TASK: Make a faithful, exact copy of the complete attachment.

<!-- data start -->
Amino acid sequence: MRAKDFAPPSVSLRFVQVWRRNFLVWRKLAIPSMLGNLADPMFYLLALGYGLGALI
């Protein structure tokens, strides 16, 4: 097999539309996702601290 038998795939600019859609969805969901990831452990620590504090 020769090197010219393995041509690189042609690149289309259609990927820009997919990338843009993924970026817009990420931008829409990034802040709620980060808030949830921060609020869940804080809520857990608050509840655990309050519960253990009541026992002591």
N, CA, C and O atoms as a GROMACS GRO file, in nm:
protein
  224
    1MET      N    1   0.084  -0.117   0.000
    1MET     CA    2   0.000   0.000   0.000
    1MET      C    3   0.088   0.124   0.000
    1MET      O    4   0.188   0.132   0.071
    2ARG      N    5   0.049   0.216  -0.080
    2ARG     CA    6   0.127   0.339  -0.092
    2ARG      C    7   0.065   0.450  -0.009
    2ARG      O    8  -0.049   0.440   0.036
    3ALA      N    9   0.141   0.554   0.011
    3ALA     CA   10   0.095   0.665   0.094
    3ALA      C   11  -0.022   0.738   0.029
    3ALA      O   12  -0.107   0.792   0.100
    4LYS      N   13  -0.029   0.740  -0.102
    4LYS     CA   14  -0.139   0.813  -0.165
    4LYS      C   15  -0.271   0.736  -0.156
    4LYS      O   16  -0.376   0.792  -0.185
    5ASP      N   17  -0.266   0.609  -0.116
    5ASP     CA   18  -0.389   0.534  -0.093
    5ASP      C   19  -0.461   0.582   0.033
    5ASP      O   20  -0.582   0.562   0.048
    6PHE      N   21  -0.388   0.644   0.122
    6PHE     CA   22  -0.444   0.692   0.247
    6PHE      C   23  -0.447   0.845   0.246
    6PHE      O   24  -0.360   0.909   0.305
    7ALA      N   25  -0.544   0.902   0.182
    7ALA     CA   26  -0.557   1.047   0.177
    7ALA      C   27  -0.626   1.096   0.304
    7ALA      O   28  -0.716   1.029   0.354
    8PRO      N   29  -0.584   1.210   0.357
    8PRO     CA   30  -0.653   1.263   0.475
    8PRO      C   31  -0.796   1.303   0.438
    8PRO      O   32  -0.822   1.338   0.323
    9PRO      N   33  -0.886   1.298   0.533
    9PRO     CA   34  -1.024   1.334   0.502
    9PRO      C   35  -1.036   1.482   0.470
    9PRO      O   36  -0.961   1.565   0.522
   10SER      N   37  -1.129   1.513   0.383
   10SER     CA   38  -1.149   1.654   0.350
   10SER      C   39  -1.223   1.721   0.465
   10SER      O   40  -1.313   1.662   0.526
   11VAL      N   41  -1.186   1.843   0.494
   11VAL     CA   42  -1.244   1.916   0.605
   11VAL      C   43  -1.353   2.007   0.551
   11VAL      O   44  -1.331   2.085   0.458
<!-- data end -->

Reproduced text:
Amino acid sequence: MRAKDFAPPSVSLRFVQVWRRNFLVWRKLAIPSMLGNLADPMFYLLALGYGLGALI
């Protein structure tokens, strides 16, 4: 097999539309996702601290 038998795939600019859609969805969901990831452990620590504090 020769090197010219393995041509690189042609690149289309259609990927820009997919990338843009993924970026817009990420931008829409990034802040709620980060808030949830921060609020869940804080809520857990608050509840655990309050519960253990009541026992002591």
N, CA, C and O atoms as a GROMACS GRO file, in nm:
protein
  224
    1MET      N    1   0.084  -0.117   0.000
    1MET     CA    2   0.000   0.000   0.000
    1MET      C    3   0.088   0.124   0.000
    1MET      O    4   0.188   0.132   0.071
    2ARG      N    5   0.049   0.216  -0.080
    2ARG     CA    6   0.127   0.339  -0.092
    2ARG      C    7   0.065   0.450  -0.009
    2ARG      O    8  -0.049   0.440   0.036
    3ALA      N    9   0.141   0.554   0.011
    3ALA     CA   10   0.095   0.665   0.094
    3ALA      C   11  -0.022   0.738   0.029
    3ALA      O   12  -0.107   0.792   0.100
    4LYS      N   13  -0.029   0.740  -0.102
    4LYS     CA   14  -0.139   0.813  -0.165
    4LYS      C   15  -0.271   0.736  -0.156
    4LYS      O   16  -0.376   0.792  -0.185
    5ASP      N   17  -0.266   0.609  -0.116
    5ASP     CA   18  -0.389   0.534  -0.093
    5ASP      C   19  -0.461   0.582   0.033
    5ASP      O   20  -0.582   0.562   0.048
    6PHE      N   21  -0.388   0.644   0.122
    6PHE     CA   22  -0.444   0.692   0.247
    6PHE      C   23  -0.447   0.845   0.246
    6PHE      O   24  -0.360   0.909   0.305
    7ALA      N   25  -0.544   0.902   0.182
    7ALA     CA   26  -0.557   1.047   0.177
    7ALA      C   27  -0.626   1.096   0.304
    7ALA      O   28  -0.716   1.029   0.354
    8PRO      N   29  -0.584   1.210   0.357
    8PRO     CA   30  -0.653   1.263   0.475
    8PRO      C   31  -0.796   1.303   0.438
    8PRO      O   32  -0.822   1.338   0.323
    9PRO      N   33  -0.886   1.298   0.533
    9PRO     CA   34  -1.024   1.334   0.502
    9PRO      C   35  -1.036   1.482   0.470
    9PRO      O   36  -0.961   1.565   0.522
   10SER      N   37  -1.129   1.513   0.383
   10SER     CA   38  -1.149   1.654   0.350
   10SER      C   39  -1.223   1.721   0.465
   10SER      O   40  -1.313   1.662   0.526
   11VAL      N   41  -1.186   1.843   0.494
   11VAL     CA   42  -1.244   1.916   0.605
   11VAL      C   43  -1.353   2.007   0.551
   11VAL      O   44  -1.331   2.085   0.458